Stock Market Rally since July 15 not Confirmed by LIBOR or Mortgage Rates

Since July 15 when U.S. markets hit another intermittent low amid the ongoing credit crisis, the Dow Jones Industrials Average (Dow) has gained 7.2%. But over the same period the most important credit indices have posted declines while others have logged marginal gains. Overall, the broad trend in credit has not been bullish since mid-July, suggesting stocks are luring more investors into another bear market trap.

Since the onset of the credit squeeze last August, stocks have staged two bear market rallies – the first last September and another one in late March. Both rallies ended badly for investors. The last bear market rally following the Bear Stearns Cos. bail-out was actually supported by a broad-based decline in riskier credits; yet that 10% gain for stocks from late March through late May also proved dangerous. In June, the S&P 500 Index plunged more than 8% -- its worst June since 1930.

Nevertheless, it’s important to gauge what credit indicators are telling us now so we can at least feel more confident dipping our toes back into the stock market.

Lending rates, as defined by LIBOR, which sets the standard for over $1.5 trillion dollars’ worth of global funding remains elevated or 80 basis points above the Federal Funds target rate. The same is true in Europe where EURIBOR sits at 4.96% -- significantly above the ECB’s base rate of 4.25%. These lending rates have not eased since June and continue to paint a bad picture for global cross-border lending or the lack of inter-bank liquidity. Central banks, despite pumping the credit markets with hundreds of billions of dollars or euro since last summer, still can’t ease LIBOR or EURIBOR.

LIBOR remains my greatest concern followed by mortgage rates.

Another important barometer, U.S. 30-year fixed-rate mortgages are also trading at elevated levels and actually more than 100 basis points or 1% higher than 12 months ago. On July 17, 30-year fixed rate mortgage rates were 6.27%; on Friday they closed at 6.55%. Higher mortgage rates won’t alleviate the bear market in housing. Though stocks discount an economic recovery six months in advance, I have serious doubts housing has bottomed. The numbers still paint a horrific bloodletting in the United States.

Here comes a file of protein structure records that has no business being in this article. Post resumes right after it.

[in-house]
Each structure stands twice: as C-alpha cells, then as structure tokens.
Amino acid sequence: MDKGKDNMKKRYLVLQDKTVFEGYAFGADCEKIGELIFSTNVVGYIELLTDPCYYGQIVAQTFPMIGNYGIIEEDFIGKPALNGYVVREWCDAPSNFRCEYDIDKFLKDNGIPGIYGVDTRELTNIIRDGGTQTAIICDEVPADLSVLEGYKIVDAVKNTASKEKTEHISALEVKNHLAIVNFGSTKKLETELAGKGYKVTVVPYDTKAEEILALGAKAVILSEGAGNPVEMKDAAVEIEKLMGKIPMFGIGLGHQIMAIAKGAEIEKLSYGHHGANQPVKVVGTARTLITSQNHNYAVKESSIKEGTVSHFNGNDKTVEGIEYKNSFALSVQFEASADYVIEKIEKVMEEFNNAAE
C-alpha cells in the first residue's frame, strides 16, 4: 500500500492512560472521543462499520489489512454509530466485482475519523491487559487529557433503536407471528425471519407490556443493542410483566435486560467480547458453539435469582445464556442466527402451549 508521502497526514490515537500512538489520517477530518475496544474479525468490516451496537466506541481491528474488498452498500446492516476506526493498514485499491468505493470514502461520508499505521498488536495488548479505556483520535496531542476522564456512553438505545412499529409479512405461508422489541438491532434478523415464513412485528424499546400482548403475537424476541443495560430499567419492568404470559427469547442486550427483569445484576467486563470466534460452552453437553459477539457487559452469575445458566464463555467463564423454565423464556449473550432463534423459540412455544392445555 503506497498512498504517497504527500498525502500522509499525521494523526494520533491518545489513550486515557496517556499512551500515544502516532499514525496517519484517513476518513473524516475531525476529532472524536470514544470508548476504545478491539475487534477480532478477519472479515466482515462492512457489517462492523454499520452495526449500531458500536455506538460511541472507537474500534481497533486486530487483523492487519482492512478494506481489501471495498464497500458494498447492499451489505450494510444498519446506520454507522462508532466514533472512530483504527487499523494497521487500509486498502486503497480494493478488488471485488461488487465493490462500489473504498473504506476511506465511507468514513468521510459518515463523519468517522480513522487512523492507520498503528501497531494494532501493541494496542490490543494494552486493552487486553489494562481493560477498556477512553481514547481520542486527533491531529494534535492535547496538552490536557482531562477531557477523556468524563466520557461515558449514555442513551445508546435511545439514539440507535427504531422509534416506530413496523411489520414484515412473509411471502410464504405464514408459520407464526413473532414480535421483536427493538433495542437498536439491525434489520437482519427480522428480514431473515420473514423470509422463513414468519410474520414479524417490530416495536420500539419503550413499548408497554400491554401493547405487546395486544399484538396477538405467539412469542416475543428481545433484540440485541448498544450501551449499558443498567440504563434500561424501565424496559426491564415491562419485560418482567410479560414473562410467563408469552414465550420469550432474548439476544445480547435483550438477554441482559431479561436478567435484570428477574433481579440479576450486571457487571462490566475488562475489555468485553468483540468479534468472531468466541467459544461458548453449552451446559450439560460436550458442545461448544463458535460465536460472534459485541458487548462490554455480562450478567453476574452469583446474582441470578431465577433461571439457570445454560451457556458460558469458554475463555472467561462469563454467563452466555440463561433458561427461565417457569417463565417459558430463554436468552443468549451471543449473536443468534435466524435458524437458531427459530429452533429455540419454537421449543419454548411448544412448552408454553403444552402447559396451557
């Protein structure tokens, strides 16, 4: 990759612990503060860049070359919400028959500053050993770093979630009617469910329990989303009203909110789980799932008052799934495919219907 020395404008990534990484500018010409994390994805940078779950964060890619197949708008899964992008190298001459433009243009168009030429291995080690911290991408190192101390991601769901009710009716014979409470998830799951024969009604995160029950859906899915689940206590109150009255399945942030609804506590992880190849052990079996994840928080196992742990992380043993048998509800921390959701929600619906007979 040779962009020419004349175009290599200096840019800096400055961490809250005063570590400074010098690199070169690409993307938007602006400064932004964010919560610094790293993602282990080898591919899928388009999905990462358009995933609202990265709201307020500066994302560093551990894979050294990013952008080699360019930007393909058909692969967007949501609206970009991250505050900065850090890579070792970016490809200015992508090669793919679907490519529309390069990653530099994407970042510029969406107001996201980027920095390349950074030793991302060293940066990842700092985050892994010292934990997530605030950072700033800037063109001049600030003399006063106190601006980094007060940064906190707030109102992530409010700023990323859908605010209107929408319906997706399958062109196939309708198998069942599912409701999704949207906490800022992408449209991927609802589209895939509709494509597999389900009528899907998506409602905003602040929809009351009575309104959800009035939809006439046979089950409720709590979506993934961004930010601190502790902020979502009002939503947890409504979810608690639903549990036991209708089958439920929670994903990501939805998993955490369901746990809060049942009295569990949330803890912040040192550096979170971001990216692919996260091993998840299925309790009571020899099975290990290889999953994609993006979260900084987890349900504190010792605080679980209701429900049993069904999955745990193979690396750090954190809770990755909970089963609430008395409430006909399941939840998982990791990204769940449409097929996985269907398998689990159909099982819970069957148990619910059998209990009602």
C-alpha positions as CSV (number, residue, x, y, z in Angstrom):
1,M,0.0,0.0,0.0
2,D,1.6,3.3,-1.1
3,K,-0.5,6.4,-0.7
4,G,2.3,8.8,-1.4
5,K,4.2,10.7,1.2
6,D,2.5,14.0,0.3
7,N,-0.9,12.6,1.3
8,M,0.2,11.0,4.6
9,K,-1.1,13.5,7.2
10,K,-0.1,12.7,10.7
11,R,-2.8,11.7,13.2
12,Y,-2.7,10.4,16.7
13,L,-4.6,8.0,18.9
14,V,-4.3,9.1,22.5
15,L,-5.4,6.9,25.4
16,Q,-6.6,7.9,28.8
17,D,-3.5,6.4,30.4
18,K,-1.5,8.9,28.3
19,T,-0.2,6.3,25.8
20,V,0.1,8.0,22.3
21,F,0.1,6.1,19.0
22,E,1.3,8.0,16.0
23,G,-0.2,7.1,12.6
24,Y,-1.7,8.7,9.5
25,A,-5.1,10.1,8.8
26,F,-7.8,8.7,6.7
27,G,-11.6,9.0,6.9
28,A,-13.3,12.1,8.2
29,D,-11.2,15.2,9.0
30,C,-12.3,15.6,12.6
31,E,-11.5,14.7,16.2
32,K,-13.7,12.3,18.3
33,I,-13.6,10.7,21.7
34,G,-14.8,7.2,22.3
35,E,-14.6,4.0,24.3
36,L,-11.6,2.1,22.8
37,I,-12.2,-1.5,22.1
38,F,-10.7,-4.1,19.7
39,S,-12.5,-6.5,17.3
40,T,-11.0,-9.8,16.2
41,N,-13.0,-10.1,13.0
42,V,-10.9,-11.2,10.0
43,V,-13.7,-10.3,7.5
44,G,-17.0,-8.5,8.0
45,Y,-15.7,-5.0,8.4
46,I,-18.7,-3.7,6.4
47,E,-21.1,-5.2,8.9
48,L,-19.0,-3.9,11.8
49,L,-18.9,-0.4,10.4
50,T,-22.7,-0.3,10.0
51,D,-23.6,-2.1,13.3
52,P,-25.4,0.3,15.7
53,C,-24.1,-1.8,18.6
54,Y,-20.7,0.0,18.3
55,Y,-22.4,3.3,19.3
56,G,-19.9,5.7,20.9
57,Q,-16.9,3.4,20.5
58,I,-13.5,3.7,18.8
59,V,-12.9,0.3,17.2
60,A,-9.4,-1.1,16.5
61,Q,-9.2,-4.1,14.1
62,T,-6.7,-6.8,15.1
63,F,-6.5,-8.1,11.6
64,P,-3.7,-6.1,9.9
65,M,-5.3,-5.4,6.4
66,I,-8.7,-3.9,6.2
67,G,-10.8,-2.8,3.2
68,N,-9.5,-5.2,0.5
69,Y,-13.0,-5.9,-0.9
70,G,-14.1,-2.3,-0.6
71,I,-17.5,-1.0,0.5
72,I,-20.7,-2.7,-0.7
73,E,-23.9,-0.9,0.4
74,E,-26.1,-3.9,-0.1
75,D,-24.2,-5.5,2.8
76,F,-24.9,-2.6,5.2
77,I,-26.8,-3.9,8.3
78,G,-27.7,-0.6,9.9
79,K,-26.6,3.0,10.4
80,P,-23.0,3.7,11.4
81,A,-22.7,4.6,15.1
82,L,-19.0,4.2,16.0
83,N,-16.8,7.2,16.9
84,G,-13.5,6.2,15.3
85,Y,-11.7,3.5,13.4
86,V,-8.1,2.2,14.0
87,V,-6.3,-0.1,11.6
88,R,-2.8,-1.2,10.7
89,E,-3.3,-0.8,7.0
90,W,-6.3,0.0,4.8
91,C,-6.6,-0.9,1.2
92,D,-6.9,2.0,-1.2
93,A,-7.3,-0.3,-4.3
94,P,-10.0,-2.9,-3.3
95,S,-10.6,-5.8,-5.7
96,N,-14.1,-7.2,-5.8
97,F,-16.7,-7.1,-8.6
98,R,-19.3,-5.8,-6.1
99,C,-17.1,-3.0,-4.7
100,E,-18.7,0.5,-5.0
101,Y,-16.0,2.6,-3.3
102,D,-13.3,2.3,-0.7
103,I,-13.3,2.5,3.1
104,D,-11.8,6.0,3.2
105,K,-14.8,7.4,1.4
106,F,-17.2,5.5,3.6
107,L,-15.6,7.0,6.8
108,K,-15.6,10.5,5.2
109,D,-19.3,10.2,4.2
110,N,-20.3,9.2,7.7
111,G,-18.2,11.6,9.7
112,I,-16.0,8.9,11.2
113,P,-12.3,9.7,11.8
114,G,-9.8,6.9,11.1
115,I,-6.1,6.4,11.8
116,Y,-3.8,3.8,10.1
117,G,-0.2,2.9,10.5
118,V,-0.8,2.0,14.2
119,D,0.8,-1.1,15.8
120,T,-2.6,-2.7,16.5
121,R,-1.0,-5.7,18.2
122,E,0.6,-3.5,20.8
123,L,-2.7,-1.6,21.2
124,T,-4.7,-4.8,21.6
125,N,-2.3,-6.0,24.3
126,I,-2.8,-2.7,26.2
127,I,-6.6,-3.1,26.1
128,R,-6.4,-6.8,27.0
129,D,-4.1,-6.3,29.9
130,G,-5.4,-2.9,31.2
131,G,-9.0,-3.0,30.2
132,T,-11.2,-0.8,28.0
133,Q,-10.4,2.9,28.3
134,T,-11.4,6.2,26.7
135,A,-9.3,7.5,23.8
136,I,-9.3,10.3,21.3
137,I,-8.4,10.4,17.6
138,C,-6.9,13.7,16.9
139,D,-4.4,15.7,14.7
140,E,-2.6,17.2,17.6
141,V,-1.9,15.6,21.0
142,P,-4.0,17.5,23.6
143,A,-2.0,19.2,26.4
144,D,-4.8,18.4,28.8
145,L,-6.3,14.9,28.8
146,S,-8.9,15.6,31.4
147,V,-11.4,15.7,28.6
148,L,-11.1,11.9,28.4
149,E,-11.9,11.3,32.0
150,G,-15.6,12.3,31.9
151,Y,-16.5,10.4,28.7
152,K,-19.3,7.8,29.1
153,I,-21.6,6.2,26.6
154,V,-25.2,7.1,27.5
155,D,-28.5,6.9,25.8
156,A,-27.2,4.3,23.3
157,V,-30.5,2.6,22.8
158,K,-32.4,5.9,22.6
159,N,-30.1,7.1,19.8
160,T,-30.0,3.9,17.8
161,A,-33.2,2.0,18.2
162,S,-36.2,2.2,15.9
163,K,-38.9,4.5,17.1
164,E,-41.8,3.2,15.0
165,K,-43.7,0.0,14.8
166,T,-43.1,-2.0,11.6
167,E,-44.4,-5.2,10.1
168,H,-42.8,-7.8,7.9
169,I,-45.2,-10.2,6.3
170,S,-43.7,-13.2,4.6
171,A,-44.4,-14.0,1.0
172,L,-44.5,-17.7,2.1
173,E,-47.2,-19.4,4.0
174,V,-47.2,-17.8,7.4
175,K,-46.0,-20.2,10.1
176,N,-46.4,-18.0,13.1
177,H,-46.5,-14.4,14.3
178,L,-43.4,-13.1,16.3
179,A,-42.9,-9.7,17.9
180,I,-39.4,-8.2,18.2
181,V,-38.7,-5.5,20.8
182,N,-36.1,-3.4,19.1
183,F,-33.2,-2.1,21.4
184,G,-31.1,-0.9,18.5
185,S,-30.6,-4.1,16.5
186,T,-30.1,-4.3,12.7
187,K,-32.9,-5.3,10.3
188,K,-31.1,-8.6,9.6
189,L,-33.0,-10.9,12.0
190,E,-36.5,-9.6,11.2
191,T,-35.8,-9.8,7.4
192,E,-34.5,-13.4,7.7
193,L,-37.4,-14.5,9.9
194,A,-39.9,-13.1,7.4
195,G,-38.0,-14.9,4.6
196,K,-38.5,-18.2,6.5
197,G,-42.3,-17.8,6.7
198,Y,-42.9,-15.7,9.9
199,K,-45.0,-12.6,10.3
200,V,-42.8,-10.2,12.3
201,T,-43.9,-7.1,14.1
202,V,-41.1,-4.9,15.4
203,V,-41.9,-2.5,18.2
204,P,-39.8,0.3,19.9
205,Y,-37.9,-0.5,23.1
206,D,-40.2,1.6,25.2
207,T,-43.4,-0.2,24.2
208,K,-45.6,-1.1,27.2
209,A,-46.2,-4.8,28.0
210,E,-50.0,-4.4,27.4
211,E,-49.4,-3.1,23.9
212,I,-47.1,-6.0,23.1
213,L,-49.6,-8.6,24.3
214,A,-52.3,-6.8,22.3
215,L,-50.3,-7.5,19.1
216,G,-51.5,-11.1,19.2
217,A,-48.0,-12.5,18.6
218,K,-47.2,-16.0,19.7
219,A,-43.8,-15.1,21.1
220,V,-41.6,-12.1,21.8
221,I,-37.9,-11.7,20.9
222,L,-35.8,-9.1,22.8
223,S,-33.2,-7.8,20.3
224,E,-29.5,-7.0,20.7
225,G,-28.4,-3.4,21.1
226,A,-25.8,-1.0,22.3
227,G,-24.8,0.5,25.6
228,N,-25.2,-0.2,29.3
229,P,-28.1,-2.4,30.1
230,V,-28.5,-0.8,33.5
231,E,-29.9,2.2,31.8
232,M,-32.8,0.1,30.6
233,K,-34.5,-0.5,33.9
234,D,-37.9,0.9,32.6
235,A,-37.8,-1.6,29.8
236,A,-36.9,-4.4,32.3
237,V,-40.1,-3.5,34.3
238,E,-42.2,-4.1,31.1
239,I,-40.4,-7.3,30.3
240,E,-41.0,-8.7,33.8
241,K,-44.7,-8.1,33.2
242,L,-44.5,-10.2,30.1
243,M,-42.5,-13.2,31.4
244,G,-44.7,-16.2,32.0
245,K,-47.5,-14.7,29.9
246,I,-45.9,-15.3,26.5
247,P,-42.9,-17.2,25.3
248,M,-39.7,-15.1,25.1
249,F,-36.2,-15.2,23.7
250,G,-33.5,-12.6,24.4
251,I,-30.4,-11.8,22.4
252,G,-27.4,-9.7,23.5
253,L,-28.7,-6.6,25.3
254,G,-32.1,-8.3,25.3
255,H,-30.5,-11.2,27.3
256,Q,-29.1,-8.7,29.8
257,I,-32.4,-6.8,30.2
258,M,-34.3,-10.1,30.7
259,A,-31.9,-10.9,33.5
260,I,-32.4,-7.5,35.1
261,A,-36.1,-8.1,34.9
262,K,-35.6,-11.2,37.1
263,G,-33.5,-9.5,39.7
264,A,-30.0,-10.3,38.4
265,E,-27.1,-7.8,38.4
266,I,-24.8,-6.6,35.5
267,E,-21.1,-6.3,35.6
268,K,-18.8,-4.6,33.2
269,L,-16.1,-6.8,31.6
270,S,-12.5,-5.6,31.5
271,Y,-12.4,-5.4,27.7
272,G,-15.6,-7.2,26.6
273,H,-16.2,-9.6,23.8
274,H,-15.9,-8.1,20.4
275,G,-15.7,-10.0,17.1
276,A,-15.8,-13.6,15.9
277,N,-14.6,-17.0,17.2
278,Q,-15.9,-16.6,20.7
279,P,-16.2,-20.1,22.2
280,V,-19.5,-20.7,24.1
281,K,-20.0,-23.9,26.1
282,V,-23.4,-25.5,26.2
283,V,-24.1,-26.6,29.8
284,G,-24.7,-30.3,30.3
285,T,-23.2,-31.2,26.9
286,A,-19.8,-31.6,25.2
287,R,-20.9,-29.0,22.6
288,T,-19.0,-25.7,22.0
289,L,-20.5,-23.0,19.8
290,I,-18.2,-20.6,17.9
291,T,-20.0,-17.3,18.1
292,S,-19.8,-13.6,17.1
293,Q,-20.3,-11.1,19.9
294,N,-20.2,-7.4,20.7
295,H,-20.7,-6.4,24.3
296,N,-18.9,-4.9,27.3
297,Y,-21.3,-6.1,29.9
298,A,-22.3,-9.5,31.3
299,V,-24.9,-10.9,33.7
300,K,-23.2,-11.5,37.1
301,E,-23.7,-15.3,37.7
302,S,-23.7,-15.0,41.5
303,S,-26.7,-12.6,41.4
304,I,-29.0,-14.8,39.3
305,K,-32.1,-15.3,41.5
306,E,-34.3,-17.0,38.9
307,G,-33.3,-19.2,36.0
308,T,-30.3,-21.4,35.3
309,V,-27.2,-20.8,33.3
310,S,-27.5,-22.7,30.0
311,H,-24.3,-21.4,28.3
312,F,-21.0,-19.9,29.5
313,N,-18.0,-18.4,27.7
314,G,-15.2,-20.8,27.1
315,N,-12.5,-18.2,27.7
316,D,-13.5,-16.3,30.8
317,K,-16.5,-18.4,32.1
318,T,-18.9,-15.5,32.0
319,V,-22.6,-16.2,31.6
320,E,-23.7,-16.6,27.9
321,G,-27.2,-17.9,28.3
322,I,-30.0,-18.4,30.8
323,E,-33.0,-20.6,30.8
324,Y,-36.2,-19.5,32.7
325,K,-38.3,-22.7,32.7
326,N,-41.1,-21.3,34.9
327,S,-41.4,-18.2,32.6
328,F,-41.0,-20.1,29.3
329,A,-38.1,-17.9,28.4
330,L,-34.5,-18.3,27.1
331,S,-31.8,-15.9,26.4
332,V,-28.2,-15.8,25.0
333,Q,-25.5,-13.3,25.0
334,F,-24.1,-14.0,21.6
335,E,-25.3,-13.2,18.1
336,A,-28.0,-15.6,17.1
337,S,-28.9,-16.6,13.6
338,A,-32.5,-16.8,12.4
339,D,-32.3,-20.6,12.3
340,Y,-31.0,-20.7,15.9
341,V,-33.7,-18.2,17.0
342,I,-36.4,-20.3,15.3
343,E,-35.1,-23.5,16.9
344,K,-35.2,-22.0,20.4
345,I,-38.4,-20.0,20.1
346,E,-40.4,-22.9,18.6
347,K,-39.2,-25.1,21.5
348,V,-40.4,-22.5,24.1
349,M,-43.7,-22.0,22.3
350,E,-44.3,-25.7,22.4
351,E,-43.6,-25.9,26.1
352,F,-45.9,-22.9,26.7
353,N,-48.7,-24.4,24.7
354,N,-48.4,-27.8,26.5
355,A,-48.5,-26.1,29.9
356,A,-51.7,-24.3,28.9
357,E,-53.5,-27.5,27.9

But let’s take a closer look at the credit markets and review last week’s strong stock market action. Basically, a big rally for stocks should be confirmed by a rally in yield spreads since the risk-taking environment is improving. If investors are lunging after stocks, including the banks, then credit markets should also thrive.

Last week, the Dow gained 2.9% while the U.S. dollar had its best weekly rally in six years. Commodities prices continued to nosedive. That sort of bullish price action for stocks and the dollar should have driven non-government bonds yields sharply lower. But that was not the case.
From August 1 to August 8, ninety-day LIBOR rates climbed 1 basis point from 2.79% to 2.80%. And 30-year fixed rate mortgages climbed from 6.35% to 6.55%. Mortgage-backed securities saw a modestly lower bid while high-yield or junk bond prices declined.

The only segment of credit that posted a rally last week was investment-grade corporate debt where yields declined from 6.08% to 6.05% -- not exactly a huge gain. In Europe, investment-grade debt witnessed the best gains as bond yields declined following news that Germany’s economy contracted in Q2. That implies lower, not higher, interest rates may finally be coming in the euro-zone.

Finally, what really irks me about this rally is the Treasury market.

On big days for stocks, like last Friday, the benchmark 10-year Treasury bond posted a modest loss or a decline of 4/32nds. Typically, a big stock market rally would drive Treasury bond yields much higher as investors dump staid T-bonds for equities. Heck, if the world is chasing stocks doesn’t that suggest we’re growing more bullish on the economy? It doesn’t look that way.

The fact that T-bond yields were unchanged from August 1 to August 8 while stocks gained 3% tells me bond investors don’t believe we’re at a stock market bottom. In fact, intermediate Treasury bond prices are unchanged since July 15 as stocks have rallied. There’s something fishy about this equity market rally.

Examining credit markets is not an exact science nor is it a perfect forecasting tool. But it sure beats the stock market where crowds of neurotic and momentum-based investors chase daily trends to make a buck.

It’s still not the time to fully embrace equities. Listen to credit.

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